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Clash of three-year-old stars one of Royal Ascot��s Tuesday excitements


Royal Ascot’s six-race simulcast programme on Tuesday includes three G1s with such a plethora of equine stars involved that is hard to isolate the main attraction.

However, the St James’s Palace Stakes (1600m) clash between The Gurkha, Awtaad and Galileo Gold - winners of the French, Irish and English 2000 Guineas’ respectively - must be close to the top of the list.

Ryan Moore’s mount The Gurkha is expected to start favourite, mainly because of the manner the Aidan O’Brien-trained Galileo colt demolished the cream of the French three-year-olds in Deauville’s French 2000 Guineas and also because of O’Brien’s remarkable tally of seven St James’s Palace victories.

Kevin Prendergast and Hugo Palmer - the trainers of the other pair - hail from starkly contrasting generations, Prendergast having held a licence since 1963 whilst Palmer only kicked off what has been a swiftly upward career almost half a century later in 2011.

Prendergast’s Awtaad upset Newmarket’s 2000 Guineas winner and hot favourite Galileo Gold in the Irish version at The Curragh and, though many experts believe that the winner had all the in-race luck and will be left behind by Galileo Gold at Royal Ascot, Prendergast begs to differ: “Maybe we had the best of things at The Curragh but provided the ground doesn’t get fast I wouldn’t be worried about Galileo Gold turning things round. I’d be much more afraid of The Gurkha,” says the 83-year-old veteran.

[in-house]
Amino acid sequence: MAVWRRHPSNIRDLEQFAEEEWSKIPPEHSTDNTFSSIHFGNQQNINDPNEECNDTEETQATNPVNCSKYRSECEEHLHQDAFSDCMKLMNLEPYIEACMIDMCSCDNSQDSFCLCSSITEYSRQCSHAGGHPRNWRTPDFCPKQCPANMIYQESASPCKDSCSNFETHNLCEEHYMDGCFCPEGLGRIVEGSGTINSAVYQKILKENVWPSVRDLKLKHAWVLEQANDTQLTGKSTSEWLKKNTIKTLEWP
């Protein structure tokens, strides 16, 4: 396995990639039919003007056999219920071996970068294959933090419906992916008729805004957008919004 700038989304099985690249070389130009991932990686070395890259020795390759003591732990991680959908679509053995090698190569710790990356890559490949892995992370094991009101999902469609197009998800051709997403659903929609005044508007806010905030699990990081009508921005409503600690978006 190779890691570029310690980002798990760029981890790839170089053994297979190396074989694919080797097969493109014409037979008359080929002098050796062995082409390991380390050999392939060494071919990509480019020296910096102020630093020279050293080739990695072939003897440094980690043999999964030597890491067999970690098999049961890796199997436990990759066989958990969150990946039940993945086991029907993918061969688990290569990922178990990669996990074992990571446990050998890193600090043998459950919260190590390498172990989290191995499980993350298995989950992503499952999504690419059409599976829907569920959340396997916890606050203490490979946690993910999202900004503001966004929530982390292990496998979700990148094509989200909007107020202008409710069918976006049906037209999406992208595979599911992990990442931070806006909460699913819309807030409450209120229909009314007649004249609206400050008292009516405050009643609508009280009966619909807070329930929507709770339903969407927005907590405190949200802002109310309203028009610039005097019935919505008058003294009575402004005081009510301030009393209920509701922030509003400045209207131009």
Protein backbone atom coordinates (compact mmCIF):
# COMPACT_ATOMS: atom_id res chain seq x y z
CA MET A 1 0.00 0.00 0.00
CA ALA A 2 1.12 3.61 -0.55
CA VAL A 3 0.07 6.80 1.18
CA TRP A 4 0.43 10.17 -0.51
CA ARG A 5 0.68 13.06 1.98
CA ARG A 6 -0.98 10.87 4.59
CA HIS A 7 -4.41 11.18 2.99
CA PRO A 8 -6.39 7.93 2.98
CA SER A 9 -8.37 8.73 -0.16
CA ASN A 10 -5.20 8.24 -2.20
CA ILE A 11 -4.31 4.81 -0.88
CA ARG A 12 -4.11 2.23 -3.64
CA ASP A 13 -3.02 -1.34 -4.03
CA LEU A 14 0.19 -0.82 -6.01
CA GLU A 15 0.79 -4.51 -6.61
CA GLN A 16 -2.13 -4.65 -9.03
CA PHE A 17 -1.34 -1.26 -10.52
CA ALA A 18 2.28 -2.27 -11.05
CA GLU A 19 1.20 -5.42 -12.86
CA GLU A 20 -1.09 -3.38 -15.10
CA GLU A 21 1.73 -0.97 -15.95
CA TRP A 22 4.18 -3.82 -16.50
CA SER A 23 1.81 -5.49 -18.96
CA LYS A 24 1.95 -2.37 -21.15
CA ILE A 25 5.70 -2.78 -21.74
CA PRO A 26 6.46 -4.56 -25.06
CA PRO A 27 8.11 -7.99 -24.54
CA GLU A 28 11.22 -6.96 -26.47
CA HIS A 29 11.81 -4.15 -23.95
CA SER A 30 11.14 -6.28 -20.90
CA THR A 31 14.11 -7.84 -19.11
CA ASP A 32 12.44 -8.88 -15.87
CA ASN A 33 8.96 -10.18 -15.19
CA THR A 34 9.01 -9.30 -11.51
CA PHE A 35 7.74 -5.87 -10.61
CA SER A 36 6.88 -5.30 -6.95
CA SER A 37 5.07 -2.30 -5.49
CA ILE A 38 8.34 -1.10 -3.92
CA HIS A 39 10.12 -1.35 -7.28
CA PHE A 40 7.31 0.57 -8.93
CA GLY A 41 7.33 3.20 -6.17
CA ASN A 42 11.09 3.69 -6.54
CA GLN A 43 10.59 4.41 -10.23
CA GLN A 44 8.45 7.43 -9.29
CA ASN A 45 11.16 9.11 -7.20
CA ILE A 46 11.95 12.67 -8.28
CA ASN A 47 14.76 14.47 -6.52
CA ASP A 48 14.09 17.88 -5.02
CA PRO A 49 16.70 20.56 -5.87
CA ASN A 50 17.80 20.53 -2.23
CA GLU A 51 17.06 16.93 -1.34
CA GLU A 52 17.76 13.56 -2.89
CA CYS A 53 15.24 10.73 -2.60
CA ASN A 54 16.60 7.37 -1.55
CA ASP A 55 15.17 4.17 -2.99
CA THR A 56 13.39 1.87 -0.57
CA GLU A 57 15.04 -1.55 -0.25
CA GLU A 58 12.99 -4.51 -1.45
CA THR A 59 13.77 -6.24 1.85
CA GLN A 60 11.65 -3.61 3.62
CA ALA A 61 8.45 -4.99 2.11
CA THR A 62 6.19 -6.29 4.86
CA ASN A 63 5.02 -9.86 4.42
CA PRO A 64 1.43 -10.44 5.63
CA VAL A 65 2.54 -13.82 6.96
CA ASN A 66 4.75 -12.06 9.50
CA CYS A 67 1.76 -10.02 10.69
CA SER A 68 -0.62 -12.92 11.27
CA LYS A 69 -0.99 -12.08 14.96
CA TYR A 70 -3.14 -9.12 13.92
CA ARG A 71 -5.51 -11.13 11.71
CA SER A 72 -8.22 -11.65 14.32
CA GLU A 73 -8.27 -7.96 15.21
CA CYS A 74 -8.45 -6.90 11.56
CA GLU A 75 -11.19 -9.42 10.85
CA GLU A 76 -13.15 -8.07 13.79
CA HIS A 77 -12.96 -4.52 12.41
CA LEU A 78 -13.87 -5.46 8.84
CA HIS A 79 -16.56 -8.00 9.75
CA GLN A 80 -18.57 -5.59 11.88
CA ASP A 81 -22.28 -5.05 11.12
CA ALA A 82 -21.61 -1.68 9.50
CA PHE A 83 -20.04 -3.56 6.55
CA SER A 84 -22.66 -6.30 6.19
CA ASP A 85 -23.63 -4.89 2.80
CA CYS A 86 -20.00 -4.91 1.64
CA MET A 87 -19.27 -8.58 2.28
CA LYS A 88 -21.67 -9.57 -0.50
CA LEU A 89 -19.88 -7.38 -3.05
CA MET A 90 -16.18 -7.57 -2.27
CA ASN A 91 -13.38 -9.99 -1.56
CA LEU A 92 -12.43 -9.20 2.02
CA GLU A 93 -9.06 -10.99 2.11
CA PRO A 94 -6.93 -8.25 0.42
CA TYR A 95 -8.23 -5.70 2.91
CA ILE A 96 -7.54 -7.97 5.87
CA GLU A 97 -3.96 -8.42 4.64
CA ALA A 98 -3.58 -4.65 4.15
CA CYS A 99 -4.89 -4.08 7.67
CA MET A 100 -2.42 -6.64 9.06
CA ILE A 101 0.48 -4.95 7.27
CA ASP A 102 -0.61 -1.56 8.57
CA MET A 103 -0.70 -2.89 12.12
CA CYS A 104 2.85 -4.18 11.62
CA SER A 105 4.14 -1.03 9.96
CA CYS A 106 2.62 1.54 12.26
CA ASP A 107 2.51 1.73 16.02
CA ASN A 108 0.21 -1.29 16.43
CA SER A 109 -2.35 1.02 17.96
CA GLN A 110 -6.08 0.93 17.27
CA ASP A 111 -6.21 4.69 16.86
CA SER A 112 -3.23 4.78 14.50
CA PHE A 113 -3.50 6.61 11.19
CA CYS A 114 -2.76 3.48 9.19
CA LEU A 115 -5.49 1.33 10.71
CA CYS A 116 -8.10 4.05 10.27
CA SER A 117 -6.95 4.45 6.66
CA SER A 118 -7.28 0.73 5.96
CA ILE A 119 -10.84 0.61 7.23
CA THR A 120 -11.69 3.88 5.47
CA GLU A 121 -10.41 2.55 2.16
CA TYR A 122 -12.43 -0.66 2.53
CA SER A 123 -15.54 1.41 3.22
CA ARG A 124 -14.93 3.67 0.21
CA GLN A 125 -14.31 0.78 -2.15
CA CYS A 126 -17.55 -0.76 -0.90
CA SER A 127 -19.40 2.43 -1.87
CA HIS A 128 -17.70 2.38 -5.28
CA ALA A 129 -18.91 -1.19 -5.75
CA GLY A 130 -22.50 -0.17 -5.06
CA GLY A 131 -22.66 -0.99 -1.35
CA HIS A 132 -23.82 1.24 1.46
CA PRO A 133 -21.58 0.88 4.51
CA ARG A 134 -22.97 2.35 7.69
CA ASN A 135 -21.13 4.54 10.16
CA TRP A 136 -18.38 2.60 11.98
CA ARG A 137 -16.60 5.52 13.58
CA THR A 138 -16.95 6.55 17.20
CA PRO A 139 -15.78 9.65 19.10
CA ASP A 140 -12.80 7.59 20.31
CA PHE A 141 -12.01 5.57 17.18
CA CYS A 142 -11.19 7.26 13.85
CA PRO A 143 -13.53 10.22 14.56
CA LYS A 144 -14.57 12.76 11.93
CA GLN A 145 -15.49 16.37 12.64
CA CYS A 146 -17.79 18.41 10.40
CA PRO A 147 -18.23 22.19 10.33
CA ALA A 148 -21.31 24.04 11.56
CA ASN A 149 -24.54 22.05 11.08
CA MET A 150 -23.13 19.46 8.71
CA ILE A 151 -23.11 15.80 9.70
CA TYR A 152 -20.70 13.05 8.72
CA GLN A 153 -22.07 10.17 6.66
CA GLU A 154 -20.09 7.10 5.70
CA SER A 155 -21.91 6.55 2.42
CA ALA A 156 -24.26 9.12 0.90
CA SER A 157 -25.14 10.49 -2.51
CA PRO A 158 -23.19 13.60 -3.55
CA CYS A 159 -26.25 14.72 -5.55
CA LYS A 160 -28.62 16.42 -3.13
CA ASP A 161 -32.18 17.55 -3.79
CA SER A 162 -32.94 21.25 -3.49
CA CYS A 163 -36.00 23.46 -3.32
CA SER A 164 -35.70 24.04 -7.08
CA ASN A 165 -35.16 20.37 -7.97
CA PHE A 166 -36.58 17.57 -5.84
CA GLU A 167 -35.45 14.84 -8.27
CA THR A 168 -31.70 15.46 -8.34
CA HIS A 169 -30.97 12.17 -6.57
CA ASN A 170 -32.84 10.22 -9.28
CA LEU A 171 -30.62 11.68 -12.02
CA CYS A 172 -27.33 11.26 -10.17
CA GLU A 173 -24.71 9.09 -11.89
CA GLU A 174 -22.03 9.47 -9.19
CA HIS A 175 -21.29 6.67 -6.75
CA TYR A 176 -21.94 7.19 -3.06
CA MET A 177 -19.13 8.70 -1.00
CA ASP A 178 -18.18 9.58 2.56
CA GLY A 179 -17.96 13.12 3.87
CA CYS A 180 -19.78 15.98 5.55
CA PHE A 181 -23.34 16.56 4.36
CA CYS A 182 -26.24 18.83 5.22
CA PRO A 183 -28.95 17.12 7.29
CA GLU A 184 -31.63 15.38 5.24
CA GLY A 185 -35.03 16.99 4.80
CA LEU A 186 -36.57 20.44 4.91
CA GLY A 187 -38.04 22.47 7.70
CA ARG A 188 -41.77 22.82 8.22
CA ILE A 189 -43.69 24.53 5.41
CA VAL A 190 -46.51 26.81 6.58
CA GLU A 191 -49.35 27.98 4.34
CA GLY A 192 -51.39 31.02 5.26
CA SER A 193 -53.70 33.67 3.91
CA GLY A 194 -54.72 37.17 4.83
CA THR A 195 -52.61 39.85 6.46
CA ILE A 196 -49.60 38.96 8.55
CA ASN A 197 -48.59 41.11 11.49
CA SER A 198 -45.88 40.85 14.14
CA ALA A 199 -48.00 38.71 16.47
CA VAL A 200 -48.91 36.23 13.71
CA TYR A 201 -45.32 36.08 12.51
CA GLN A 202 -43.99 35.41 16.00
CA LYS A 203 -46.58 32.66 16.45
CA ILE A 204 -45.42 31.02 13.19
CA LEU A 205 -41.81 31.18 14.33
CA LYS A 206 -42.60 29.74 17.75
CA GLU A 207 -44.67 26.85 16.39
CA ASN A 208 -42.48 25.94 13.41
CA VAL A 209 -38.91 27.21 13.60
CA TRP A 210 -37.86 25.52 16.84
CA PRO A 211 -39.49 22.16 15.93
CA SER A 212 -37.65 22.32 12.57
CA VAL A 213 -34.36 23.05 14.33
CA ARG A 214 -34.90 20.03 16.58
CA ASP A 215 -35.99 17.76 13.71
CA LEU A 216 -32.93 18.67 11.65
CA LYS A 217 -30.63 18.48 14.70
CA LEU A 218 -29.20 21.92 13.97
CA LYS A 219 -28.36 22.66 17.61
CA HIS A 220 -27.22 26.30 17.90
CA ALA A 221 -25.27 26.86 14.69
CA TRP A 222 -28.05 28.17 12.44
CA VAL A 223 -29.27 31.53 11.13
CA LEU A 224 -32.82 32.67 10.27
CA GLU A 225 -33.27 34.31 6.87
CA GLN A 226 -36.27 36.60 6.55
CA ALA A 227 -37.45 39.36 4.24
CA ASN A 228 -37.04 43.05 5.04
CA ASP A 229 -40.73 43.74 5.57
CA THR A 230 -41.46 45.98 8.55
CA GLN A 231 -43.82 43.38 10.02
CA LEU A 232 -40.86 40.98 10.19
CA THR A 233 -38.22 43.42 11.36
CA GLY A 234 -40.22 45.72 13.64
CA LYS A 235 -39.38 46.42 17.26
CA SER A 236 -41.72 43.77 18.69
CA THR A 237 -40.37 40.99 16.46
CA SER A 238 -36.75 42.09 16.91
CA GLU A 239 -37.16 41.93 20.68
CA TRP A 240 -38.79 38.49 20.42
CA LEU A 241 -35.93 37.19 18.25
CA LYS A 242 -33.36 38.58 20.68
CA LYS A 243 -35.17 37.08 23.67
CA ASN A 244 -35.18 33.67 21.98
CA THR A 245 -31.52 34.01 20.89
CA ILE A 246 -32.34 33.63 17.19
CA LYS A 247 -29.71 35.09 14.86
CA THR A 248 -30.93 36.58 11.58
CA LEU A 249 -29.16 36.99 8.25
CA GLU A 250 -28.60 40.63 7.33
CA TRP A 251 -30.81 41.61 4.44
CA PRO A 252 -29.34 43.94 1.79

Perhaps this year’s St James’s Palace is not just a three-horse war, however, judging from the upbeat comments of John Ferguson, chief executive of the Godolphin. Ferguson says of the gifted Emotionless, who will have Cymric as a pacemaker: “We delayed his seasonal comeback but feel he is now in a position to show his true value.”

The St James’s Palace Stakes is for three-year-old colts over the round 1600m, but the opening Queen Anne Stakes is for older horses over Ascot’s straight mile.

Hong Kong’s Able Friend was not the first overseas challenger to have struggled to show their true merit in this event but that is unlikely to prevent Tepin, who has won nine of her fourteen starts on turf and gone close in the other two, starting favourite to give the USA an early winning strike at Royal Ascot.

Competing in a straight line will be an alien scenario for Tepin who is used to the tight bends of North American turf circuits but possible soft conditions are not concerning those closest to this supersonic mare:

“In the race she won at Keeneland before the Breeders’ Cup Mile, it had rained three days straight beforehand. Ideally she’d want a fast turf course but she’ll handle softer don’t you worry,” so says Norman Casse who is supervising Tepin's daring Ascot challenge.

Casse, assistant trainer to his father Mark, adds: “In the US, Tepin usually runs in one of the last races so we spend the day pacing around waiting for her. It’s great to be the first race here, so win, lose or draw we can spend the rest of the day enjoying Royal Ascot.”


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